Massachusetts conducted its first statewide examination of mercury in freshwater fish in 1994, followed in 1999 by an investigation of fish in a region of the state predicted to have high atmospheric deposition of mercury. A study of historical mercury deposition into one lake in this region through the analysis of a sediment core, using radioisotope dating techniques, complemented that study.

In 2001, Massachusetts established a long-term monitoring network of lakes to track changes in mercury contamination of fish. This coincided with reductions in mercury use and emissions in Massachusetts and the surrounding region. A 2006 report - Long-Term Monitoring of Massachusetts Fish Tissue Mercury, 1999-2004 pdf format of Long-Term Monitoring: Massachusetts Fish Tissue Mercury file size 1MB doc format of Long-Term Monitoring: Massachusetts Fish Tissue Mercury file size 3MB - presents the results from the first five years of monitoring, highlighting changes in fish tissue mercury concentrations that have taken place in the high mercury deposition area while emissions from major point sources of mercury have declined substantially in Massachusetts and across the Northeast.

Other studies included one of seasonal variation in fish tissue mercury concentrations, to provide perspective on this type of variance in measurements and help better design monitoring studies. Massachusetts also conducted a comparative food web mercury study in two similar lakes located near each other, but with different levels of mercury in top predator fish. This increased understanding of the ecological basis for varying patterns seen in different lakes.

Wildlife is an integral part of any pond ecosystem. A first step toward addressing the risks mercury poses to animals that live in and around the water - fish-eating birds such as loons, for example - is to better understand their exposure from the food chain. As part of its overall program, Massachusetts has compiled information on mercury in wildlife.

Sediment and water quality of the lakes where fish have been studied were analyzed, and that data along with individual fish tissue mercury concentrations are available from the Fish Mercury Research Data Portal. This database contains total mercury concentrations in edible tissues (dorsal muscle). Almost all the mercury in these fish is in the methylmercury form; however it is analyzed as total mercury. The identified reports may be consulted for details of analytical methodologies employed in particular parts of the program.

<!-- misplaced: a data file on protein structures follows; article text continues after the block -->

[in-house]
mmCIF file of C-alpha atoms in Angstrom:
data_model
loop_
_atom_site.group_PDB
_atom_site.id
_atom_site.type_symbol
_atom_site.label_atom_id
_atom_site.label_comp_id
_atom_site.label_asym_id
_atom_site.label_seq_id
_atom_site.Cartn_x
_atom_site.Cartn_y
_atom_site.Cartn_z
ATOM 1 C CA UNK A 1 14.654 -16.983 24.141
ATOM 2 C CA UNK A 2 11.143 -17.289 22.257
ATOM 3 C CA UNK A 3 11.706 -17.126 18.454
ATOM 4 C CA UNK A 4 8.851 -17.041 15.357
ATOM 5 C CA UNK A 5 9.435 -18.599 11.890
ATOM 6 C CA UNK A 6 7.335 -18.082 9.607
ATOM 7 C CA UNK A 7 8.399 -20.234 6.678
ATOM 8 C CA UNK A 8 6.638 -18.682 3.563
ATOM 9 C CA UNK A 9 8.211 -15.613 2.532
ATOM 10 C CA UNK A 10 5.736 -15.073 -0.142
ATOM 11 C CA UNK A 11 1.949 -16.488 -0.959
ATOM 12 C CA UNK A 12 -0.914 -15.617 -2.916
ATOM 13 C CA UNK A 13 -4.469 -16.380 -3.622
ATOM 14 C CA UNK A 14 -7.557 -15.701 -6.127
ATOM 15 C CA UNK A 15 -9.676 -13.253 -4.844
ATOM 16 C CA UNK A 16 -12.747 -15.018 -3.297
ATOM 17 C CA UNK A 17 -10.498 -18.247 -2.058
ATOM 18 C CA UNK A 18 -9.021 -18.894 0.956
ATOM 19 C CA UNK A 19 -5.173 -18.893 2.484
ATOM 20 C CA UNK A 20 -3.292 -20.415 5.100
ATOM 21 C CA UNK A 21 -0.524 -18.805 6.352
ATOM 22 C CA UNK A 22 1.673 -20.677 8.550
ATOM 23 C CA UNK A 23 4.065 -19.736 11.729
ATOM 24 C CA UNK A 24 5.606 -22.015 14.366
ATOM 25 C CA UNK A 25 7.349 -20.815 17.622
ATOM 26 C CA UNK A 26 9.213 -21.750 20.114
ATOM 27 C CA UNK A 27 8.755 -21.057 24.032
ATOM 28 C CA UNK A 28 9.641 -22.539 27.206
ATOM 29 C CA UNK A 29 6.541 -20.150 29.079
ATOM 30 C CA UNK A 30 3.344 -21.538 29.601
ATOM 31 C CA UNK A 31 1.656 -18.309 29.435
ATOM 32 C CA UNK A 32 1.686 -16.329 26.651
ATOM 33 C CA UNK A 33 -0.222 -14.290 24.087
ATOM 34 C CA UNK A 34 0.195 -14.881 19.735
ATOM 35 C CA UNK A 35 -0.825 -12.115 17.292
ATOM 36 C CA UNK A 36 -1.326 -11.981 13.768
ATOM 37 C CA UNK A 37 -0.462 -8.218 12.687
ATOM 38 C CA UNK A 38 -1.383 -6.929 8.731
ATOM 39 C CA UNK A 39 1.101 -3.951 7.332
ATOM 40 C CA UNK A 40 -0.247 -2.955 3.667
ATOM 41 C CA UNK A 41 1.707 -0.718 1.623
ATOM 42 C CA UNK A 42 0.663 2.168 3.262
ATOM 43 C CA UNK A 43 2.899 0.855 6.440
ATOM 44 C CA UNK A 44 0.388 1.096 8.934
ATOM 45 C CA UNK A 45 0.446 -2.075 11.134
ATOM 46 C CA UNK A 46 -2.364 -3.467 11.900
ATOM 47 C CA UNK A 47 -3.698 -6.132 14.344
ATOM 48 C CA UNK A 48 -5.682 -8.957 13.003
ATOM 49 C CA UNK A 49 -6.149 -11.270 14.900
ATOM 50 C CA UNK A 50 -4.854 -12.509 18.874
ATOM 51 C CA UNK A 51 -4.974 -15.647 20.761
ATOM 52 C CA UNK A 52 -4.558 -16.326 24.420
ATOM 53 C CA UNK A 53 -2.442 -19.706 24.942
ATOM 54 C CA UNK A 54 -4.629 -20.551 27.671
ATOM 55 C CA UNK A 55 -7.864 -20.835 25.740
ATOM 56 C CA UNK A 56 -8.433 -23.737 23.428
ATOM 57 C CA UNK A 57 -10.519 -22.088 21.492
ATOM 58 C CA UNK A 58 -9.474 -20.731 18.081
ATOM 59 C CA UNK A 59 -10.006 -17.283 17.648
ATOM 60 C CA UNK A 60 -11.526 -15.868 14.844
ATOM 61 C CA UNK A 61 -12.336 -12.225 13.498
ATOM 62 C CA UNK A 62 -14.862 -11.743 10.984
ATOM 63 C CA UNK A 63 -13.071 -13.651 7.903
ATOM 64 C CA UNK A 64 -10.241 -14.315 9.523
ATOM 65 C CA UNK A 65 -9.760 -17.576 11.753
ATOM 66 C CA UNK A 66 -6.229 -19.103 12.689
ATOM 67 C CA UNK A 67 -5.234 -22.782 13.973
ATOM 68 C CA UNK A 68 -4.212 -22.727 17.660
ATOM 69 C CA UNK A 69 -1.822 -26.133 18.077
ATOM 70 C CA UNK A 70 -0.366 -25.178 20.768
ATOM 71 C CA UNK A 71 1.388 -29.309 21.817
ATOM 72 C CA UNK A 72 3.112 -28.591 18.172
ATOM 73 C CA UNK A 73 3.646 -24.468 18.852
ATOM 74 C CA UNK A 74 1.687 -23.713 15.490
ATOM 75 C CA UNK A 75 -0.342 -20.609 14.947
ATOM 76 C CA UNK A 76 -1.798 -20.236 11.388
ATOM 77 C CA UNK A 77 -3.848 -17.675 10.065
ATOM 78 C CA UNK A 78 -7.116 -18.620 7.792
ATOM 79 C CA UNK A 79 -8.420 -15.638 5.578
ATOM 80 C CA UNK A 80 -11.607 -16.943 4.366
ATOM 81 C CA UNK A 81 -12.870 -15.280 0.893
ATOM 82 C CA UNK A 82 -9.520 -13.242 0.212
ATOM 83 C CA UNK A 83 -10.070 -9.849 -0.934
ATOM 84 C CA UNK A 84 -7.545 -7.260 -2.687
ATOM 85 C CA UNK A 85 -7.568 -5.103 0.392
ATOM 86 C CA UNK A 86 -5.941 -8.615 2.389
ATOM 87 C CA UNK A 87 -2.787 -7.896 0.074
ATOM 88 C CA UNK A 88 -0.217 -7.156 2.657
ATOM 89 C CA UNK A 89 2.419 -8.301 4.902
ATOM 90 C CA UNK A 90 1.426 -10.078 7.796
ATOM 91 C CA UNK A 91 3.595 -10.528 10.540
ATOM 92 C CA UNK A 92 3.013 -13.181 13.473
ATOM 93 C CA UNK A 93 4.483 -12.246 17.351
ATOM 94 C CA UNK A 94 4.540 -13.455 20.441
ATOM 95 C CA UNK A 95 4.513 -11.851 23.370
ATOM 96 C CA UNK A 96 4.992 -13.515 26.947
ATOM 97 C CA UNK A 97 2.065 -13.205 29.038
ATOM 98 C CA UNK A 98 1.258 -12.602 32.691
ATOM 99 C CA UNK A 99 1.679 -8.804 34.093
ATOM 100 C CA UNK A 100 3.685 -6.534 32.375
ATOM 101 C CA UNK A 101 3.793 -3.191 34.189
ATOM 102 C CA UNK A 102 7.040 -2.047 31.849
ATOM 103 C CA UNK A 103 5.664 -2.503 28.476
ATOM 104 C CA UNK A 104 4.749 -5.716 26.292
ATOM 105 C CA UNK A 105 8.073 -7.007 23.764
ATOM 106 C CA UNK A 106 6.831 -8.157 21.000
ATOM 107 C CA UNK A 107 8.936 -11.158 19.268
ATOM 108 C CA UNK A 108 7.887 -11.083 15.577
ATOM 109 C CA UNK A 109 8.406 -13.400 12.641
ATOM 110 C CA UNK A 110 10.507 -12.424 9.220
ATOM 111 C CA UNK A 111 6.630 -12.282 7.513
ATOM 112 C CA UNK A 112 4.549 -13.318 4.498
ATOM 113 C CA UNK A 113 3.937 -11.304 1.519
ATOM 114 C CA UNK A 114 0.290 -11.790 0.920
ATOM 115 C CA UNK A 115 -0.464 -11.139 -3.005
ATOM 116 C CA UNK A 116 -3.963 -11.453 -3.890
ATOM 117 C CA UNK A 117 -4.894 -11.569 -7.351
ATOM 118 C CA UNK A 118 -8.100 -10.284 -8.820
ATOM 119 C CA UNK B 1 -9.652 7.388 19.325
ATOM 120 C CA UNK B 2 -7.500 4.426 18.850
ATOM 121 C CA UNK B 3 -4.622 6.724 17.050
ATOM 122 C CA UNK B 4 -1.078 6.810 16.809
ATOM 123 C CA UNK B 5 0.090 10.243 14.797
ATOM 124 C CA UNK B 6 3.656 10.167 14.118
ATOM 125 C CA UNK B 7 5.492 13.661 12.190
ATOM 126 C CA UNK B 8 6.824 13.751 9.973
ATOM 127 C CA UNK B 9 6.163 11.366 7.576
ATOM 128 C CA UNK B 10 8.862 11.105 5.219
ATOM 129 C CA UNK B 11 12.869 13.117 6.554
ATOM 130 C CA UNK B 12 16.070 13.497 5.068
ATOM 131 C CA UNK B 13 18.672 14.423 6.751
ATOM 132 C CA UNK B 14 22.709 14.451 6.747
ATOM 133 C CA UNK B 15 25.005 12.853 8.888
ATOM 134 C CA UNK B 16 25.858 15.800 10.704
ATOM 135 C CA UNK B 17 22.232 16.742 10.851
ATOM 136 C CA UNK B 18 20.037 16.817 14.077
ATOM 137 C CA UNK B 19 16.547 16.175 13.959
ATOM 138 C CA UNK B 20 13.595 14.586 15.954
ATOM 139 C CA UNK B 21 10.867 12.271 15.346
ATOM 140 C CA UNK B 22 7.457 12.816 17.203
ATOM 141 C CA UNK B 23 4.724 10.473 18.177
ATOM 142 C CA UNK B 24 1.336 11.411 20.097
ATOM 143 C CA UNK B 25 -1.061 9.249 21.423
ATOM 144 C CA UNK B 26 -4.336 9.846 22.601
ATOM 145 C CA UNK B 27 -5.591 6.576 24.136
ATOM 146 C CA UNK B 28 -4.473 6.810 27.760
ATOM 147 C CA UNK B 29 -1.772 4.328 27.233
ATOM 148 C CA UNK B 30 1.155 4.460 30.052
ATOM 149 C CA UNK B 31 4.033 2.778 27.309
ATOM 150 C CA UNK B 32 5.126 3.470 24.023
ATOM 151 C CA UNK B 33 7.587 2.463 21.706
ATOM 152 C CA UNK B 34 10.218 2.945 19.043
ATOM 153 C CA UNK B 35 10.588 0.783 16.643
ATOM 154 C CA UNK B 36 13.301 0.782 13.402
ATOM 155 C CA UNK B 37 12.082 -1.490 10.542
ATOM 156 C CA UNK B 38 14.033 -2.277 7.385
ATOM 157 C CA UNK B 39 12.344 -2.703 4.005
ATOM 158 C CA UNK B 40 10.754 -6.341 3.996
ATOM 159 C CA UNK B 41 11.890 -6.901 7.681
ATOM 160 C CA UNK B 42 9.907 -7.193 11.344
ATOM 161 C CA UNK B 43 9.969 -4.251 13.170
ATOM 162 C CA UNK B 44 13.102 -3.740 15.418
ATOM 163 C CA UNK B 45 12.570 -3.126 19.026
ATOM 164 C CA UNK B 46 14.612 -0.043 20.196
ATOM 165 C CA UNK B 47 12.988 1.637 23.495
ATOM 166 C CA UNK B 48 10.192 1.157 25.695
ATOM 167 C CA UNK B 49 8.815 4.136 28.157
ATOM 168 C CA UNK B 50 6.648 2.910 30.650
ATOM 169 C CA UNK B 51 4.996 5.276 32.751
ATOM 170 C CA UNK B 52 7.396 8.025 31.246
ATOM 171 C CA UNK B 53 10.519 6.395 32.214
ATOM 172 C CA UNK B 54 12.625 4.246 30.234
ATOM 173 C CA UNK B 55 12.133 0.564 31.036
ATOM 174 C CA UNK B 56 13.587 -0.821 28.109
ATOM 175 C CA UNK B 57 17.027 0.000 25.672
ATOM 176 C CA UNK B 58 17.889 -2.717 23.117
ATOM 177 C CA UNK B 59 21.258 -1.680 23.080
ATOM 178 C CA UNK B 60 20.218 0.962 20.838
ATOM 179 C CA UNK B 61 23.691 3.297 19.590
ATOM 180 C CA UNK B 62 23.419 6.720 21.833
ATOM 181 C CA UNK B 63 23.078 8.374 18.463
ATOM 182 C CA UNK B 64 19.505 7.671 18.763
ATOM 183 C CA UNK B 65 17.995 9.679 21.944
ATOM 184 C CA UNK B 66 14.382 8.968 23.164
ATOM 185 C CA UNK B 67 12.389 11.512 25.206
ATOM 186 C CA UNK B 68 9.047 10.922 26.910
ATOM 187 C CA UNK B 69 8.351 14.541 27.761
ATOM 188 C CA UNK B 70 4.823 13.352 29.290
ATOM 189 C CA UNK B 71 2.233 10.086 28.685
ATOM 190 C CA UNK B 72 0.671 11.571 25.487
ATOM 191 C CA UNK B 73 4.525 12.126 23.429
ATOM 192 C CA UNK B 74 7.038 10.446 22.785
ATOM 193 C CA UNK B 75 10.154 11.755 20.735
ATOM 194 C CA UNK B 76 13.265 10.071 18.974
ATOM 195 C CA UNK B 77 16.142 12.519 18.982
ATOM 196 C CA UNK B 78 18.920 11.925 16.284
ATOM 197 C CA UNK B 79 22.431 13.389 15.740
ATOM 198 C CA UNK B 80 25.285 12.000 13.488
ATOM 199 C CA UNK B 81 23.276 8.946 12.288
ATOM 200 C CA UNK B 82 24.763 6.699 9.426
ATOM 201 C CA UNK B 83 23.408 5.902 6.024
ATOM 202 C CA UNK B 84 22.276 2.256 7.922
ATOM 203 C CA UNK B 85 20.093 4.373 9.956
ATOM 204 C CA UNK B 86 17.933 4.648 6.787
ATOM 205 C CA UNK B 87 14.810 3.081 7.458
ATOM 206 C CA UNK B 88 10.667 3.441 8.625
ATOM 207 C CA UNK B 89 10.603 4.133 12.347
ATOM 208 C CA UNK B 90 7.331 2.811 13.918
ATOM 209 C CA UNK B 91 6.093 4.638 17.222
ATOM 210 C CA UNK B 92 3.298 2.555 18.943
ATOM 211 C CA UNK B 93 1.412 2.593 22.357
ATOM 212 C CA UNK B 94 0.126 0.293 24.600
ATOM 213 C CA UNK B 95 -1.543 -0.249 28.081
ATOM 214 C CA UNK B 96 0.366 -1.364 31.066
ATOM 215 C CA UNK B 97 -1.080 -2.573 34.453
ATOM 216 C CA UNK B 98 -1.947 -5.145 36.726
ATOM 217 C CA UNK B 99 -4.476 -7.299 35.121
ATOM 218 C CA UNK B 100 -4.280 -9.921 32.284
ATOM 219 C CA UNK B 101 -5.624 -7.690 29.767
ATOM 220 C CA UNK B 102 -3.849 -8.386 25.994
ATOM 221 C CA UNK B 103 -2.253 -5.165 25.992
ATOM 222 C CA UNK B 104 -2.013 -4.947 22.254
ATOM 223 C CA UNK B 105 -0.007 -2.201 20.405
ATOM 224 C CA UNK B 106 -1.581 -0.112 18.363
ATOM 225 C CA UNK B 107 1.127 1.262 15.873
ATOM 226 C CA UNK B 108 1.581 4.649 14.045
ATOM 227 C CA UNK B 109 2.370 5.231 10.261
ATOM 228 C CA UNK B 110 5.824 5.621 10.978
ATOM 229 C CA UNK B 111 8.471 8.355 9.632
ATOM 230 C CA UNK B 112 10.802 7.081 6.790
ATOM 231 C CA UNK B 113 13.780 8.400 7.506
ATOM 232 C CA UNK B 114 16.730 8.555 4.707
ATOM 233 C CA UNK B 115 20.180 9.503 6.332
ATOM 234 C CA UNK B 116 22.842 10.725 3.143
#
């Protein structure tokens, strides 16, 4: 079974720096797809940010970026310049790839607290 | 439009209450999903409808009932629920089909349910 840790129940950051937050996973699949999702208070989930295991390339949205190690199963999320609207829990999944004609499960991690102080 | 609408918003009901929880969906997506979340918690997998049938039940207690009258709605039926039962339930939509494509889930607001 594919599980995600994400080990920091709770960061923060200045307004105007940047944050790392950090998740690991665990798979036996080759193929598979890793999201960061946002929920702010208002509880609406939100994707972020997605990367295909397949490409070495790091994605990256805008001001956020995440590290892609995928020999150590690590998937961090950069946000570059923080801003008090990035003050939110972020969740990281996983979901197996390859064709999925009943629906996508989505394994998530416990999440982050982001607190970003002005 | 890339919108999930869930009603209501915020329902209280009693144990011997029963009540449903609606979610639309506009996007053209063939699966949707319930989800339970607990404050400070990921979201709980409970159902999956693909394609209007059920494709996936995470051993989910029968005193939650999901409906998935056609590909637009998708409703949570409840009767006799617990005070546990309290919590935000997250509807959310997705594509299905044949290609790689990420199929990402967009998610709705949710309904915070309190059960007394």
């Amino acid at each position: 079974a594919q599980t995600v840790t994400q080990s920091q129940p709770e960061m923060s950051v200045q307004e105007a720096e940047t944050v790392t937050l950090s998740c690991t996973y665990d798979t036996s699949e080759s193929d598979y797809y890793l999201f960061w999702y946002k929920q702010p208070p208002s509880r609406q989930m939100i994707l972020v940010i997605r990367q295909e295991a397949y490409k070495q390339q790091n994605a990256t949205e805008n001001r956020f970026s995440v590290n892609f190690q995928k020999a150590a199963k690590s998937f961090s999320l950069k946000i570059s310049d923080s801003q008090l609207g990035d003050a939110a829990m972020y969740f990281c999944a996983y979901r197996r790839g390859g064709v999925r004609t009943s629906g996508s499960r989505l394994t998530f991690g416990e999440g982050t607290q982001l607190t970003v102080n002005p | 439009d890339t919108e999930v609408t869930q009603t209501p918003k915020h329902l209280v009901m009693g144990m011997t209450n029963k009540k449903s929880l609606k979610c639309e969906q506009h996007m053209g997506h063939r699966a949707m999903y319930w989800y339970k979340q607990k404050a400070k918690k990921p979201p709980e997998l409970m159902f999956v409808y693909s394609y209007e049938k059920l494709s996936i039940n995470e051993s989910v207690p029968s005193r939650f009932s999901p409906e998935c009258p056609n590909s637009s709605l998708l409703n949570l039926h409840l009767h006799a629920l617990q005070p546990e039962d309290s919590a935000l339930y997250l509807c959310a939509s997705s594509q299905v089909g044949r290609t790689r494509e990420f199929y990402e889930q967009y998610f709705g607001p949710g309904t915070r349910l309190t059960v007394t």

Users of this data set are cautioned to be aware of (and to control for as necessary in analyses that they perform) the confounding effect of fish size (age) on tissue mercury concentrations when comparing data sets. This is because older, larger fish of predominantly predaceous species generally have more mercury than younger, smaller fish. Groups of a species of fish from different locations or times being compared may have different size compositions and hence different mercury concentrations due in part or wholly to size differences. In order to control for the effect of varying size of fish in species where there is a size-concentration relationship, either an Analysis of Covariance must be run on the data controlling the data for the effect of the covariate, fish weight, or individual fish tissue mercury concentrations can be standardized to a concentration of a theoretical fish of standard length and then these values can be compared. Methods for performing these adjustments are described in Section 2.4 of the Long-Term Monitoring of Massachusetts Fish Tissue Mercury, 1999-2004 pdf format of Long-Term Monitoring: Massachusetts Fish Tissue Mercury file size 1MB doc format of Long-Term Monitoring: Massachusetts Fish Tissue Mercury file size 3MB .